The entertainment industry depends on strong discretionary spending to thrive. This past quarter, several of the industry leaders reported poor results, which were partly attributed to the weak economic environment but primarily ascribed to company or industry-specific issues like weak superstar appeal. Although the companies seemed to "blame" industry talent for some of the shortfalls, investors wonder whether the talent level would have hurt sales as much if the economic climate was stronger. In other words, in a stronger economy, would customers be as picky about spending money on entertainment as they seemed to be in the second quarter?
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Companies Experiencing Losses
Live Nation (NYSE: LYV), a producer of music concerts worldwide, reported a Q2 loss of 20 cents per share, a significant disparity from the 2 cents per share that analysts expected. The loss was attributed to specific industry issues as well as general concert attendance, which was down 6% compared to the year-ago quarter. The company commented that the weak sales were due to a poor concert talent pool, as major acts decided to postpone concerts in lieu of touring in 2011.
World Wrestling Entertainment (NYSE: WWE) also had a difficult Q2. The company reported a 69% drop in net income, and even after adjusting for the timing of the Wrestlemania event, its earnings dropped from 14 cents to 8 cents a share. The difficult environment was attributed to company-specific issues but also to "softness in the economy".
EBITDA Up For Cedar Fair
Cedar Fair (NYSE: FUN), an operator of amusement parks in North America, reported an adjusted Q2 gain of 9 cents per partnership unit, down compared to a year ago, in which the company reported a gain of 13 cents per partnership unit. Taking into account the calendar differences and merger-related expenses from the prior year, Cedar Fair reported strong adjusted EBITDA, up close to 20%. The company attributes the strong EBITDA to increased attendance and revenues. (To learn more, see A Clear Look At EBITDA.) Cedar Fair reports that season passes and group sales drove revenues, a strategy that the company has been emphasizing.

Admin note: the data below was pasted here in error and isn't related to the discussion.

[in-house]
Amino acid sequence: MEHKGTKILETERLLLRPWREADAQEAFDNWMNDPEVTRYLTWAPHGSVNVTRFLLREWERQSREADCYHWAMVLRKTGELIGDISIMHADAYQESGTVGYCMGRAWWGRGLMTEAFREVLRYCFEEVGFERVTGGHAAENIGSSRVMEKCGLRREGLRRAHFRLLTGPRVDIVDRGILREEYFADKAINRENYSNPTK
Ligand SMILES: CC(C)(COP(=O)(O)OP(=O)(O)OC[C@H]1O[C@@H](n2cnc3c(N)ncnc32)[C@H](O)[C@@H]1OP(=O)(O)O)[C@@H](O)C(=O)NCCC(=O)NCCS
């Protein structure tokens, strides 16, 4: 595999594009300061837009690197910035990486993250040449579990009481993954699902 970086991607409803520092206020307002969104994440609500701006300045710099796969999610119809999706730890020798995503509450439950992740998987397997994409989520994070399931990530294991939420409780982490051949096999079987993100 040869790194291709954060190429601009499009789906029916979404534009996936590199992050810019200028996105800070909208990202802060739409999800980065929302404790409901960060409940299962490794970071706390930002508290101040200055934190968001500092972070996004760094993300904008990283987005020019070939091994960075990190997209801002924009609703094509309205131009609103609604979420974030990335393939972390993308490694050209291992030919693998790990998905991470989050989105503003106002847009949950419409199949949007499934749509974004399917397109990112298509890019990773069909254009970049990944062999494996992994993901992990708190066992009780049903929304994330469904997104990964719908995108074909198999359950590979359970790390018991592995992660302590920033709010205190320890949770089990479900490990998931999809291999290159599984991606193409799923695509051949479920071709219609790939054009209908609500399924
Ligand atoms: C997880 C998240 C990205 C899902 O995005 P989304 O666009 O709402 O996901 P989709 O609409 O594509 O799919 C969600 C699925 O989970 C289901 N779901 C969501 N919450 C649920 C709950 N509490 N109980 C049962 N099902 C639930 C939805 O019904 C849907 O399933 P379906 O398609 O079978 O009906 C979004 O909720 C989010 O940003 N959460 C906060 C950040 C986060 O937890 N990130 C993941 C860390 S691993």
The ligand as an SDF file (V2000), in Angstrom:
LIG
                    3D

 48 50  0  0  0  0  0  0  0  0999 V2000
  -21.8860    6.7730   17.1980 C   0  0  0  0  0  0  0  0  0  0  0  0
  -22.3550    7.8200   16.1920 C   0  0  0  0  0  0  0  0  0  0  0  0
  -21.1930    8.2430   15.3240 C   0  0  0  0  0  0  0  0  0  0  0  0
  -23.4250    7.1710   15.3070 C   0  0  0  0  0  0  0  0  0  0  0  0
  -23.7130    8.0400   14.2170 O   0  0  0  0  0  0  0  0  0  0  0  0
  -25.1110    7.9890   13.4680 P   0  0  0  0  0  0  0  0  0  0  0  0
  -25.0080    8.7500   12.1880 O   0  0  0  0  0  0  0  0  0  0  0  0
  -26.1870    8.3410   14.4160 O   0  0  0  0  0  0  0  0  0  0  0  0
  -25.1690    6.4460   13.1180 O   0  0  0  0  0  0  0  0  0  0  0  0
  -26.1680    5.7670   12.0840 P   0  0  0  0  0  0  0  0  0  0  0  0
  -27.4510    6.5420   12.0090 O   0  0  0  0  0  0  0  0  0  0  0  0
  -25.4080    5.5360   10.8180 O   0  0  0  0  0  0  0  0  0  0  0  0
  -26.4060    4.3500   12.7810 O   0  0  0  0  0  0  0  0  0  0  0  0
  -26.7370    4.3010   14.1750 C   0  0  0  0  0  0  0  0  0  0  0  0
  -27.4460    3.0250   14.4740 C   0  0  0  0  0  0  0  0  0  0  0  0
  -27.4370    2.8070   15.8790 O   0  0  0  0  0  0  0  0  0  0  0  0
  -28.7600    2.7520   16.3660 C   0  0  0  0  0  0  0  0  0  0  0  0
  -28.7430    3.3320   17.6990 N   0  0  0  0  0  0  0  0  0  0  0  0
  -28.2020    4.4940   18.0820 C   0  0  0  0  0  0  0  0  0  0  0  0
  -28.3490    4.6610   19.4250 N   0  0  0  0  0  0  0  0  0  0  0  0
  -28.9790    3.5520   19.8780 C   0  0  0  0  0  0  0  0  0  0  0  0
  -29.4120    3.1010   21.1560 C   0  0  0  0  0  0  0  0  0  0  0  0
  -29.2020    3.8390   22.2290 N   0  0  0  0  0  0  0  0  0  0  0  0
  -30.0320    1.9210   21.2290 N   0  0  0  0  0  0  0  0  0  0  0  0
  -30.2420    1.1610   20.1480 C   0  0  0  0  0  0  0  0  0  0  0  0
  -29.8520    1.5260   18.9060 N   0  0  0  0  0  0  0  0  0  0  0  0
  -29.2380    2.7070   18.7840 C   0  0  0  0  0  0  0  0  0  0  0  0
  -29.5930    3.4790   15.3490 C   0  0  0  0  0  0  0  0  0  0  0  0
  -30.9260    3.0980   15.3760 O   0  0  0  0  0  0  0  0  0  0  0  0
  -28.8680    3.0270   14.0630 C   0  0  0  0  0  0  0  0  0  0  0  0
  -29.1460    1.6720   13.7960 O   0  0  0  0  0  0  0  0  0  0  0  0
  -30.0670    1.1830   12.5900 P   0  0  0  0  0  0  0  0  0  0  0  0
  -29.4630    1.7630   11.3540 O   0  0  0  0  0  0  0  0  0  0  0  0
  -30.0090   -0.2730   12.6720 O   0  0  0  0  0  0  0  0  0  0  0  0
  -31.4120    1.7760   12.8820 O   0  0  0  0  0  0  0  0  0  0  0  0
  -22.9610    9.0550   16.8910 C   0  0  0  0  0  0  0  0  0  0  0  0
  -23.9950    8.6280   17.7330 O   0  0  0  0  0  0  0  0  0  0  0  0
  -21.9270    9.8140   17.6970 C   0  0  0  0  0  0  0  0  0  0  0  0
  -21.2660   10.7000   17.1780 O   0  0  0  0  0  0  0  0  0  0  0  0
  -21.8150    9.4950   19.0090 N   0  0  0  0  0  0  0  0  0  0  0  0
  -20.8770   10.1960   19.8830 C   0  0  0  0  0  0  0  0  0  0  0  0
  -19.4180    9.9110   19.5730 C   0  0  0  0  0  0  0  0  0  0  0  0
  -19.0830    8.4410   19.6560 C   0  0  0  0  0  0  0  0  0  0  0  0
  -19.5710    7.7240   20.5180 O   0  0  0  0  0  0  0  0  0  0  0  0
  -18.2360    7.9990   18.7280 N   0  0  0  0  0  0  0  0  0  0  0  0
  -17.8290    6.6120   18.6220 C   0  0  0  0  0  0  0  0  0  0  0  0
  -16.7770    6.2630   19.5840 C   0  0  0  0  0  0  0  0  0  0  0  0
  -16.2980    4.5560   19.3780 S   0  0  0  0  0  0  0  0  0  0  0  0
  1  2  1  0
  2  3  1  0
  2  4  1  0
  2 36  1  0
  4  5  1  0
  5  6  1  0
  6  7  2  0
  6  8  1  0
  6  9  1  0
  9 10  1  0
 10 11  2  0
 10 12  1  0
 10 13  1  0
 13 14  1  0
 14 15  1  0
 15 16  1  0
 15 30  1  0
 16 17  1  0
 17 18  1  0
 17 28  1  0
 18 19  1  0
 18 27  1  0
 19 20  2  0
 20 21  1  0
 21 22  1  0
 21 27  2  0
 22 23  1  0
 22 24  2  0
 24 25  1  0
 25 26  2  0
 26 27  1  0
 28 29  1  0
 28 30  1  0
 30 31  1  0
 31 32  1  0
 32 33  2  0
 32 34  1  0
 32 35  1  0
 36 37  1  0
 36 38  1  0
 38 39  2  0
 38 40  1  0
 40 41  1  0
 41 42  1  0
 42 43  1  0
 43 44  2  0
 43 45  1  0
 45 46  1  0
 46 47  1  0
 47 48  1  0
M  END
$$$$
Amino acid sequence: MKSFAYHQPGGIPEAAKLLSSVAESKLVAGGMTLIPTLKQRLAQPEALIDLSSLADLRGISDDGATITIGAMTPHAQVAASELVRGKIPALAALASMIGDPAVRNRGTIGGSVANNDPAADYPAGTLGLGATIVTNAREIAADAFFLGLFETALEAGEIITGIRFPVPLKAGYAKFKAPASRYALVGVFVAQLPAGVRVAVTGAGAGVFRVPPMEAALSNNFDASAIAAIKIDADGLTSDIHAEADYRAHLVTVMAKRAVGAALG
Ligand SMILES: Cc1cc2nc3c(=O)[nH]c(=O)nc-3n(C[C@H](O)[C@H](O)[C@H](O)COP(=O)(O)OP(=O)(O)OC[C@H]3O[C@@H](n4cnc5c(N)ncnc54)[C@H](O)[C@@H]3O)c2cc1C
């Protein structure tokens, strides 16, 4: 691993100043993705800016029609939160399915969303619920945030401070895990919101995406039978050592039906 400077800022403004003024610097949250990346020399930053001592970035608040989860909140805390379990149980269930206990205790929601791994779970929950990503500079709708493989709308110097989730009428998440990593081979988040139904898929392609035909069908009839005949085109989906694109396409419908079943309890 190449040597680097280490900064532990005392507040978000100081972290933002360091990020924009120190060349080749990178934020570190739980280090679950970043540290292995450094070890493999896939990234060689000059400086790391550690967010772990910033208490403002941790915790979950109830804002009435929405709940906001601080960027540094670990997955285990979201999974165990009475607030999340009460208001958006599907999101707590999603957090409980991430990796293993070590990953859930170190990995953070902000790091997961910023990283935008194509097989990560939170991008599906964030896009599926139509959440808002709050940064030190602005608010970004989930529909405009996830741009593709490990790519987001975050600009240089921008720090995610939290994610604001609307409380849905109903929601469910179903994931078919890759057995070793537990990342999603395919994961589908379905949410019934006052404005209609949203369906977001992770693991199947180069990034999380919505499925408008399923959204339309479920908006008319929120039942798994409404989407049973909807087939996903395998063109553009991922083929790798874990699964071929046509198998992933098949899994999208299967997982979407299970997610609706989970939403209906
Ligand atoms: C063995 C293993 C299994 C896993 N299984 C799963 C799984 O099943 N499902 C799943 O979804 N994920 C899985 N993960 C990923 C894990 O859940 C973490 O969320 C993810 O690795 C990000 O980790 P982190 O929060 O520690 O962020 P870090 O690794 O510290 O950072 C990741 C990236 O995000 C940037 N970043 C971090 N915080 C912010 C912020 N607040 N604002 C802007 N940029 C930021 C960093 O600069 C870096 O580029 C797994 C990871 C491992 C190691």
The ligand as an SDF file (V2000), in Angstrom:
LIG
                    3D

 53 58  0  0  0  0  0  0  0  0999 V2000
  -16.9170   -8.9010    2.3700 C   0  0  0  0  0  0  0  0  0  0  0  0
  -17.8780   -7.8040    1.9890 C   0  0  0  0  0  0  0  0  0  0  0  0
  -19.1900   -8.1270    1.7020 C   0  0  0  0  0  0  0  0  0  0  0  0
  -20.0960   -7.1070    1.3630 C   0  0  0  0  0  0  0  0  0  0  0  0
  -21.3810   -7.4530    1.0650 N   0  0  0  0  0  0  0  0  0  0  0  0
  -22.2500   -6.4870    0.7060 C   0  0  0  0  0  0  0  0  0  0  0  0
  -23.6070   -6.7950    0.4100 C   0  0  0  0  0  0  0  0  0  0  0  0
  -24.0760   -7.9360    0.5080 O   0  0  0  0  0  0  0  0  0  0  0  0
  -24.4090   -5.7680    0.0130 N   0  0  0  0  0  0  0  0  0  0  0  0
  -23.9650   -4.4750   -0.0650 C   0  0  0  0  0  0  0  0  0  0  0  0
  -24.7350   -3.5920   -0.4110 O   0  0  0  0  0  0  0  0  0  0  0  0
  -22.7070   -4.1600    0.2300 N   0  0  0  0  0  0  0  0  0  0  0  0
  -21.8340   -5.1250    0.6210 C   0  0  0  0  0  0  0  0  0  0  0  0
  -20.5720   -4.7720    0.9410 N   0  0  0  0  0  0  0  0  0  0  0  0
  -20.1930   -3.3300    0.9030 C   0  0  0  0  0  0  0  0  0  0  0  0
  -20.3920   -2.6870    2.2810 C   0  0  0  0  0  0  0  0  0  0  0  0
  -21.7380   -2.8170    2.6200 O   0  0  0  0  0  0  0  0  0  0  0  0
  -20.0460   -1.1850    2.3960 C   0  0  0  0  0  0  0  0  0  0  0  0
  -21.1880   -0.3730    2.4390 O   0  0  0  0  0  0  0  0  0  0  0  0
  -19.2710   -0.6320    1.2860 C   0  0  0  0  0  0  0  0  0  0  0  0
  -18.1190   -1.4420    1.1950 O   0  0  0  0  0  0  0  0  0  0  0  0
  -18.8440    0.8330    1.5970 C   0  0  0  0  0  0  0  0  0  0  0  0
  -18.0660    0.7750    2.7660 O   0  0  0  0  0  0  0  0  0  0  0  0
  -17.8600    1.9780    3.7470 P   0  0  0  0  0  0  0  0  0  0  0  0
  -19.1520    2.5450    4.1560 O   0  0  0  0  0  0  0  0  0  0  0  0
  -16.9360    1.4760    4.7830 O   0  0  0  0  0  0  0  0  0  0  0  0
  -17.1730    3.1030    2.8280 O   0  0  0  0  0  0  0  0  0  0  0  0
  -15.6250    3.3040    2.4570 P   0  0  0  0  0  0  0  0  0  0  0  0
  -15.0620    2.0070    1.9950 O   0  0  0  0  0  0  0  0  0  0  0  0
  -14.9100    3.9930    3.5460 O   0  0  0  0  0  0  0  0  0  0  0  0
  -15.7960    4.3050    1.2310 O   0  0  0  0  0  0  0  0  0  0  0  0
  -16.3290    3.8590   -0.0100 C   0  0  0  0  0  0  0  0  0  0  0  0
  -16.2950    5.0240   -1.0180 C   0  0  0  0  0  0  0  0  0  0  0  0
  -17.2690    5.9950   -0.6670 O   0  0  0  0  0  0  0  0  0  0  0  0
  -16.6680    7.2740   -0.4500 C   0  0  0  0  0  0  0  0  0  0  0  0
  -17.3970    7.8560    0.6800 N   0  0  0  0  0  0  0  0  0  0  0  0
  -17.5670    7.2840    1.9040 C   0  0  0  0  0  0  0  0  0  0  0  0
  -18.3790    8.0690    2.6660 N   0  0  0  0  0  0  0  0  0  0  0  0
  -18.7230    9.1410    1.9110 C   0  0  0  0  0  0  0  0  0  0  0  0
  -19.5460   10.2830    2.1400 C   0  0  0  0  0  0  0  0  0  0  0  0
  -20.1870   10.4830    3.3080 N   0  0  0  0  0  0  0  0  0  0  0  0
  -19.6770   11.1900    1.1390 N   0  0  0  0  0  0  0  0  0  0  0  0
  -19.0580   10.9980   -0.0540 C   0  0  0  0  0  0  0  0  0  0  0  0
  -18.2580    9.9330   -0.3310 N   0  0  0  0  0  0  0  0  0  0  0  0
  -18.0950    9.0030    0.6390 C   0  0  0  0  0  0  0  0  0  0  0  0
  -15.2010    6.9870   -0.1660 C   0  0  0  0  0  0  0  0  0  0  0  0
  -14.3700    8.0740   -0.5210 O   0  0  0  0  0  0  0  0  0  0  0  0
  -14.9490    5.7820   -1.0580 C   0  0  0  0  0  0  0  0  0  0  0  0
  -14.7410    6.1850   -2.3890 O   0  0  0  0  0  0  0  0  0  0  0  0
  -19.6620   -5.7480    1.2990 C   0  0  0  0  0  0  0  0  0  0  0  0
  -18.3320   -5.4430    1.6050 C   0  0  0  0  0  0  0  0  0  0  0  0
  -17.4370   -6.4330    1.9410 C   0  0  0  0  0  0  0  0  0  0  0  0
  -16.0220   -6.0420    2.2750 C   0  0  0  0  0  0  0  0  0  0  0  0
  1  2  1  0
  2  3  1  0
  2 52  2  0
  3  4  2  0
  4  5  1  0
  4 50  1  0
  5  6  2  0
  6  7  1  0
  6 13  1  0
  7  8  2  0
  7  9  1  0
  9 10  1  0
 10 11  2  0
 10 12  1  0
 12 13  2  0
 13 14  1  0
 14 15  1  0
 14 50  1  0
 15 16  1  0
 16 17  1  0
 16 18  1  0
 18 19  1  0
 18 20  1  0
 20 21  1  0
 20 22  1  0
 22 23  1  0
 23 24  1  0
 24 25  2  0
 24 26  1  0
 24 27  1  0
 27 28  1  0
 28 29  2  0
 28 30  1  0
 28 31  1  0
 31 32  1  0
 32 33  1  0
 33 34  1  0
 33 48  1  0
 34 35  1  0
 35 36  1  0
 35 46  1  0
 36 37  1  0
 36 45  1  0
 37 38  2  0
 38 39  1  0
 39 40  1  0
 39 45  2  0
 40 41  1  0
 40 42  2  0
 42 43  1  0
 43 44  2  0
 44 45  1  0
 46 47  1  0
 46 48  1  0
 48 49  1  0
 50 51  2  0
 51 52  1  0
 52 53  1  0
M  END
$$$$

Gaming Industry Up In Macau
Despite the weakness in some factions of the U.S. entertainment industry, globally there seems to be more definitive areas of strength - most notably the gaming industry in Macau, which saw a 70% increase in gambling revenue in July. Melco Crown Entertainment (Nasdaq: MPEL) owns and operates casinos and other entertainment facilities in Macau. The company posted a 166% gain in revenue compared to a year ago, and EBITDA swung from a loss of $23.8 million to a gain of $73.4 million over a 400% improvement. While company-specific operating changes impacted 2009 results, the gain Melco Crown saw from its new casino indicates the "if you build it, they will come" mentality rings true for this part of the world! (To learn more about vice investing, see The Evolution Of Sinful Investing.)
Entertainment is big business - but a business that relies heavily on the ability of consumers to have discretionary funds available for spending. So while several companies blamed talent weakness for the negative trends, the economic environment impact was palpable. Still, others seemed to be indifferent to the current climate. Knowing which companies are immune will give investors a win.
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